This is a work of fiction. All characters in this story are fictitious, and any resemblance to actual persons, living or dead, locales, or events is purely coincidental.
Copyright © 2016 by Olivia Blake. All rights reserved. No part of this eBook may be reproduced in any form or by any means, except for the inclusion of brief quotations in a review, without permission in writing from the publisher.
I’m the mistress of a rich and powerful man who delights in pain and humiliation. It’s a life I chose, and there’s no going back from it now. Marcus owns me, body and soul, and I’m his until he uses me up. I used to pray that day would come quickly, until I met his brother, Lucas.
Now I just pray that I can have five minutes in the arms of the man who is everything I’ve ever dreamed of, everything his brother could never be.
My brother calls her his fiancée, but I know that’s a lie. No woman in her right mind would consider marrying that psychopath, and Diane isn’t insane. No, I’m the one who’s crazy, obsessing over the hollow-eyed beauty who haunts my house during the day and my dreams at night. My iron-clad rule is to never get involved, but I’m about to break the hell out of it.
I just can’t figure out whether I really want to save her, or if I just want to make her mine.
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Diane’s first thought as she stepped out of the plane onto the jet bridge was to run. How hard would it be to lose herself in the crowded airport with hundreds of people all around? It would be the perfect time to vanish without leaving a trail.
A blast of dry, burning air scorched her through one of the gaps in the bridge, and she paused to squint out into the brilliant, white glare. Above the runways, the air shimmered in the brutal August heat, and she felt a pang of sympathy for the crews she saw working outside. How did they stand it? She was already drying out in the desert air, and she wet her lips while her tongue still retained a little moisture.
With a murmured apology to the people waiting behind her, she hurried up the bridge and into the gate area. As she emerged into the open, a riot of noise hit her from all sides. People swarmed about like ants hurrying in all directions, intent on their own business and barely taking notice of the others around them. She was practically invisible.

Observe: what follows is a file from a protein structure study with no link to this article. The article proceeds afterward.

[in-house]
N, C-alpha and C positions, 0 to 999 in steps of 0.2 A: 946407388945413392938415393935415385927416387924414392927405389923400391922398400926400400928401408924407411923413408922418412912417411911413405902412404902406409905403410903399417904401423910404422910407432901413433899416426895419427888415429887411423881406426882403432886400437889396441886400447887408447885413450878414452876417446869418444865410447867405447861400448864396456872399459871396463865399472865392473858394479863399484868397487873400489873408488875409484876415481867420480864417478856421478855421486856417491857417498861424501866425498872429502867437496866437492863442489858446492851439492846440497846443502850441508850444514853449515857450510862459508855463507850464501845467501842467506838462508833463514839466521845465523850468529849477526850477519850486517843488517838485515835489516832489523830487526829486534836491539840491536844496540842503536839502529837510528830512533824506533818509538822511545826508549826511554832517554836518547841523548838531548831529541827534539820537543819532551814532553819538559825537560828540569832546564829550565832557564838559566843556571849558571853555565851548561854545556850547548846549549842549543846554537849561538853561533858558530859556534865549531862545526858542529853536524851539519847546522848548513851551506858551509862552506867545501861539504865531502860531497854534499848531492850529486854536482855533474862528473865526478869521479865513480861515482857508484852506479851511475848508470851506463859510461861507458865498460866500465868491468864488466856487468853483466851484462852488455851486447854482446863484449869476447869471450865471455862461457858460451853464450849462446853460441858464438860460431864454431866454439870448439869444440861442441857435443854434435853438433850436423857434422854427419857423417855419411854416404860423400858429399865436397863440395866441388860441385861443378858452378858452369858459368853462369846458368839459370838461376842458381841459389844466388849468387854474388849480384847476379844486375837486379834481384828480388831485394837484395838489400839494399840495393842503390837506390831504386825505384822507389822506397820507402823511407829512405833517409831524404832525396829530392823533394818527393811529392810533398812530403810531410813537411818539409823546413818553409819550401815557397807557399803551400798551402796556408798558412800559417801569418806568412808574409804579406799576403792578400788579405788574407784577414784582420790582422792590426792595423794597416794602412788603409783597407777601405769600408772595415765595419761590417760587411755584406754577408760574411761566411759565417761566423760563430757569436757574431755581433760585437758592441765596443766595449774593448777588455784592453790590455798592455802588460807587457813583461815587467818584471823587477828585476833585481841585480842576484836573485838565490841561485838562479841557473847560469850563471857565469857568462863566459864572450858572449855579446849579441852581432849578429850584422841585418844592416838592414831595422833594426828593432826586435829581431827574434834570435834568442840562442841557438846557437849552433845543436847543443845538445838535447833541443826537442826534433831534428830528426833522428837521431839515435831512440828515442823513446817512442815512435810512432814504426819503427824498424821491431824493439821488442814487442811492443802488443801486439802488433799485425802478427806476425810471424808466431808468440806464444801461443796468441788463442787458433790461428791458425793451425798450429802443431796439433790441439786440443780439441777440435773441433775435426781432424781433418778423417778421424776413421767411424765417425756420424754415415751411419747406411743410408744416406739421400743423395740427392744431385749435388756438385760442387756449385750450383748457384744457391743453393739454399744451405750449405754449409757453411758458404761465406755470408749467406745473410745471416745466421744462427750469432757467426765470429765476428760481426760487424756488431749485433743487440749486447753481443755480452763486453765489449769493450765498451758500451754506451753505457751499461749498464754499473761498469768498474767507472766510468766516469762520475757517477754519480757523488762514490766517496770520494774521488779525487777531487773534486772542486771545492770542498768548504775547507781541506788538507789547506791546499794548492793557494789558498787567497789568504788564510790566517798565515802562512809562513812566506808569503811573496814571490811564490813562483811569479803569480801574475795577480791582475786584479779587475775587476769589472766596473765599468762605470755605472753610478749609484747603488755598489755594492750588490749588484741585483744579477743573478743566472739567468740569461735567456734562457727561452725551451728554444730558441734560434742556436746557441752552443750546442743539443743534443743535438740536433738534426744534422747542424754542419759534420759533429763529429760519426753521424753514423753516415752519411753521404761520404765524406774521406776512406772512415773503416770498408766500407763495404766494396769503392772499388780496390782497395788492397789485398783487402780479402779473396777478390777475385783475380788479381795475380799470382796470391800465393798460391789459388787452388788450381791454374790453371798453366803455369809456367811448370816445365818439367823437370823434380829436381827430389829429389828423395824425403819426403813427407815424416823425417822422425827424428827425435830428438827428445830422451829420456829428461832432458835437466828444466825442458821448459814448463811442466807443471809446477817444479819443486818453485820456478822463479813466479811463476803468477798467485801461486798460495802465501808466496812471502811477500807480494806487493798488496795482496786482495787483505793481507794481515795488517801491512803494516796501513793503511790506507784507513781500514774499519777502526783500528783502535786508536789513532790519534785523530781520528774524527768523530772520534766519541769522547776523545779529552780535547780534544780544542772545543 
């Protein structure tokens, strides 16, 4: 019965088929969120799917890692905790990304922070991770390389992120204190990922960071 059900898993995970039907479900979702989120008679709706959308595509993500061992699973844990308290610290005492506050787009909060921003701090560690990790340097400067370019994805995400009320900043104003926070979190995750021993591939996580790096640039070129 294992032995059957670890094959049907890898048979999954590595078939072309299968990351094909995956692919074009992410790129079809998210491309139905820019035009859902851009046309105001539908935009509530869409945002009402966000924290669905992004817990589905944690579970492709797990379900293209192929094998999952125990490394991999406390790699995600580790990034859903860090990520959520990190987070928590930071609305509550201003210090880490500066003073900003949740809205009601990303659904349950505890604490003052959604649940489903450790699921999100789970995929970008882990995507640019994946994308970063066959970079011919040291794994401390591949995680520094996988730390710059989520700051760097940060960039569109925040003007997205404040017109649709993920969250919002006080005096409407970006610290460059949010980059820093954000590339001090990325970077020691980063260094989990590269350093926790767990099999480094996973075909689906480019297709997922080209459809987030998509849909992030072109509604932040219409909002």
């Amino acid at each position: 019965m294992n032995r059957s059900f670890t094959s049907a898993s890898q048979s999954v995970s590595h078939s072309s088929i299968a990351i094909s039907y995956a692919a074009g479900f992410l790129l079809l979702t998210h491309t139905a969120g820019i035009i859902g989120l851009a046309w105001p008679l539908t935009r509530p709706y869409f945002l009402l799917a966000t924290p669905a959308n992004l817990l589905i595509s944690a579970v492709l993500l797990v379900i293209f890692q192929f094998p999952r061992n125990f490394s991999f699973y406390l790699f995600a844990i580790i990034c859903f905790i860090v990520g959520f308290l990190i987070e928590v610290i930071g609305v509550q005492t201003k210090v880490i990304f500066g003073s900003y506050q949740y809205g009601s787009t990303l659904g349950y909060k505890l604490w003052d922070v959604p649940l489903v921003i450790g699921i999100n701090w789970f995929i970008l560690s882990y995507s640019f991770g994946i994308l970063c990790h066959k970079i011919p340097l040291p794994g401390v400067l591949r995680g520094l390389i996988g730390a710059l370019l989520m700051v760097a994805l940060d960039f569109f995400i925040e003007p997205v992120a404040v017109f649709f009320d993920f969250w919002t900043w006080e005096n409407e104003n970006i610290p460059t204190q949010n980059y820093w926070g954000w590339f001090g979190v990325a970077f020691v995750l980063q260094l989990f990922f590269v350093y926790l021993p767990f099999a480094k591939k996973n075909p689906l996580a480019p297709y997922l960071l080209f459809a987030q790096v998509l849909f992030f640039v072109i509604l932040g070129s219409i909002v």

The herd of other passengers from her plane appeared to know where they were going, so she followed along behind them. Even if she did run, where could she go? She didn’t know anyone here, and she didn’t have any money—just credit cards that would leave a trail a blind man could follow. And Marcus was far from blind.
Besides, the cards were all in his name with hers just added on as an authorized user, subtle chains to keep her bound to him. While they were disguised as access to more wealth than she’d ever had in her life, they left her completely at his mercy. If she bought a plane or bus ticket with them, he’d have the cards shut down by the time she reached her destination, leaving her stranded and helpless.
Knowing Marcus, she had probably been watched from the moment she got off the plane anyway. Her suspicions got a boost when a clean-cut man in a dark gray suit plucked her off the escalator at the baggage claim area.
“Miss Blanchard? Mr. St. Cyr sent me to meet you. If you’ll come with me, I’ll take you to the limo.”
“But my baggage,” she objected, waving towards the carousels.
“We have someone picking it up, and he’ll bring it to the house as soon as it comes out.” He gave her a reassuring smile. “It’s all right, Miss. Most likely it will be out in just a few minutes, but if there’s a problem he’ll take care of it so you don’t have to wait around at the airport for them to sort it out.”
Even if she’d wanted to argue, there would have been no point. At best she’d cause a public scene with a man who was simply doing his job, and after it was over she’d just end up going with him anyway. She nodded in resignation and followed him towards the doors. What else could she do? Running had never really been an option.
Her escort guided her to the limo outside with a gentle hand on her elbow, then opened the door and made sure she was well in before shutting it behind her and climbing in on the opposite side.
“There’s bottled water in the console.”
“Thank you. What’s your name?”
“Glen Fischer, Ma’am. I work for Mr. St. Cyr’s father.”
“Thank you, Glen.”
He apparently had nothing to say after that, and they spent the thirty minute drive in silence. Diane was just as glad to be left alone. She knew she’d have little enough peace and quiet once Marcus arrived later. With a grimace she sank back against the buttery soft leather and took a long drink of ice-cold water. If their time in Bossier City was any indication, Marcus would be out all night every night dragging her from casino to casino until she was so exhausted that she wanted to do nothing but sleep for a week.